Burnout is one of the top workplace buzzwords of the year and, by the looks of things, questions about how to deal with burnout are only going to become more pressing in the year to come. Defined by the World Health Organization as characterised by exhaustion, loss of empathy, and a reduced performance of work, burnout can take many forms and is not always easily recognised. Australian researchers go further and add isolating yourself and difficulty sleeping to the list of symptoms.
It’s thought to be much like trying to drive a car with the handbrake on; the thing will go forward, but it’s both difficult and damaging. Unfortunately, with the cost of living crisis snapping at the heels of so many, simply taking a break or finding a better job is not really an option.
One novel solution to dealing with burnout that allows for a fully functioning work and social life, is, according to Sydney-based company TANK, decluttering our lives.
“Burnout is at an all-time high, and the two groups most likely to feel it are women and workers under 30,” Helen Lawson Williams, CEO and co-founder of TANK told The Latch.
“In a lot of ways, the system is stacked against us, and that feeling of powerlessness can add to the problem. The key is to take back power over our own time and energy, in a way that supports us to still do great work. That’s what TANK is about.”
According to one survey from Microsoft, 62% of Australian workers report being burnt out at work, compared to the global average of 48%. Another global survey put the figures for burnout as high as 81% for Aussies.
TANK is an app that, according to its founders, offers an intentional approach to time management. Rather than tackling the working week with brute force and trying to cover everything on the fly, the app allows you to visualise your time, identify patterns, and coaches you towards decisions that lower the risk of burnout while remaining productive.
“It’s not ‘yet another app’ to manage, it’s your personal assistant to manage the ones you’ve got,” the TANK website states.
The app shows you the time you have in a working week, 168 hours, not including time to sleep, and reminds you to make time for the things you want to do that bring you a sense of rejuvenation.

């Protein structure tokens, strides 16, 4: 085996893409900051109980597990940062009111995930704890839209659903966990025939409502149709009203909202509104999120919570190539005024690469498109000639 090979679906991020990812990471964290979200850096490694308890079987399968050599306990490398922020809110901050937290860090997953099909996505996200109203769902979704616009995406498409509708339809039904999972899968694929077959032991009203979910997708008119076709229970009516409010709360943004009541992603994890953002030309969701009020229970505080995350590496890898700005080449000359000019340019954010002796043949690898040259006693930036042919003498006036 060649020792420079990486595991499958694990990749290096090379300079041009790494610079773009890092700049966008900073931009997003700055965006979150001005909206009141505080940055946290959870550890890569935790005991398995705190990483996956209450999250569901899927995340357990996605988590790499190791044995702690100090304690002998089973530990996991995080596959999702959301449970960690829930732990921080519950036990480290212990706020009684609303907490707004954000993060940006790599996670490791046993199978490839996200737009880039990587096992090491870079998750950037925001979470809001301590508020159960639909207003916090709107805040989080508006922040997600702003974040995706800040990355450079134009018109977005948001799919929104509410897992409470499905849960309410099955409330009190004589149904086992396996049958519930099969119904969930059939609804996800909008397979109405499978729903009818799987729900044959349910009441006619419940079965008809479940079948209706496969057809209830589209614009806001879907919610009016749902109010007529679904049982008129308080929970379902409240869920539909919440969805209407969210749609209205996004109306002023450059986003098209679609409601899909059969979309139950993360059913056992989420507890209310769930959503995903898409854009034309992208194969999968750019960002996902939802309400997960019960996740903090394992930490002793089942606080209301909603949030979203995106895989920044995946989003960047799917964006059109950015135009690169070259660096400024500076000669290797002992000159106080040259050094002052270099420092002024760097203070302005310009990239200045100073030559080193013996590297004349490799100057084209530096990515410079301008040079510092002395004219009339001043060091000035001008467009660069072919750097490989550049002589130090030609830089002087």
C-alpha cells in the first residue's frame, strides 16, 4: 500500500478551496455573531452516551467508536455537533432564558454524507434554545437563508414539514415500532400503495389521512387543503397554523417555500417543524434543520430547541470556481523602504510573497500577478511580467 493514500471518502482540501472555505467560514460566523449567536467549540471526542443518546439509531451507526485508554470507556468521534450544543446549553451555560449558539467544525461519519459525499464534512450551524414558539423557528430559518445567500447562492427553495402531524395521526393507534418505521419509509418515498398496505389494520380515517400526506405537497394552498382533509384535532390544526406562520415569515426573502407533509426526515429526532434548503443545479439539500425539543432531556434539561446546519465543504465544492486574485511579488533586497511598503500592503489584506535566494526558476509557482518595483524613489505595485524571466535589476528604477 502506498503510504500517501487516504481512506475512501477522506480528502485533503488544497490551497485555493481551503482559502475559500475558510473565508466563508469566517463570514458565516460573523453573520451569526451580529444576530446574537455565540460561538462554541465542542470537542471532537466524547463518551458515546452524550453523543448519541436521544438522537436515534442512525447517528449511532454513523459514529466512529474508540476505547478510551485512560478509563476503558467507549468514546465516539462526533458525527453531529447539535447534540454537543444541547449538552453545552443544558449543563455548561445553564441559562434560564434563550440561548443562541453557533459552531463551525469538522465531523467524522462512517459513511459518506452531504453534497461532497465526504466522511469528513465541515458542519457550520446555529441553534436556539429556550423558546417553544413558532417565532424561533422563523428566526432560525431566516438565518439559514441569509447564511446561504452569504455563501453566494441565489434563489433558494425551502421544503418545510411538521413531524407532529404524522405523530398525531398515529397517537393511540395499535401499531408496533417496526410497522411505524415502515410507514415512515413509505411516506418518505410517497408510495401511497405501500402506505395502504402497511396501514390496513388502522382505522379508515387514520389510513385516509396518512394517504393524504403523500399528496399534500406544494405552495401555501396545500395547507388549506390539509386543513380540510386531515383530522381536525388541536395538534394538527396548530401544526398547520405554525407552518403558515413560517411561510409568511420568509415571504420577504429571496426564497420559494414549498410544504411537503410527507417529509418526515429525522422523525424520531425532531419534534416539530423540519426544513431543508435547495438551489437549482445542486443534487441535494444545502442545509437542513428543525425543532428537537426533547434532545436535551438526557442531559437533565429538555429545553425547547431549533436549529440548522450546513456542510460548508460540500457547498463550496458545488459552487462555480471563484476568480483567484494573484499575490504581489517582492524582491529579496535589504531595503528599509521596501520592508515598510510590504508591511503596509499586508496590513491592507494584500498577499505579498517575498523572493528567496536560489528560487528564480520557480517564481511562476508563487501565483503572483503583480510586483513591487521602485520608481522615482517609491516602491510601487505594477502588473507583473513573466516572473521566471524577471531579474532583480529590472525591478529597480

Co-founders Williams and Navin K have each spent close to 20 years in some of the country’s biggest companies and seen the impact of burnout first-hand. With Williams’ background in organisational psychology, the team infuse the latest neuroscience into the way the app works.
“Every aspect of how TANK works ties back to research on how our brains work with our bodies,” Williams explains.
“In a lot of cases, neuroscience is deepening our confidence in areas like the interplay between stress and recovery”.
She uses the example of the switching on and off of the hypothalamic-pituitary-adrenocortical axis (HPA) and the impact that chronic stress can have in keeping that on switch stuck. What is required is not a shut-off but a restructuring of someone’s working time to incorporate periods of rest and recovery, before it’s too late.
“Long work hours are only one of the stressors that drive burnout,” Williams said.
“When you get stress aligned with what’s important to you, you’re recovering effectively, and those two are working together in a system, you’re doing much more than time management”.
The TANK app is available on both the Apple App Store and the Google Play Store now.
Aussies Tackling the World’s Biggest Problems
TANK was developed in partnership with the startup accelerator programme 10x, based at University of New South Wales Founders, without which the company wouldn’t be where it is today.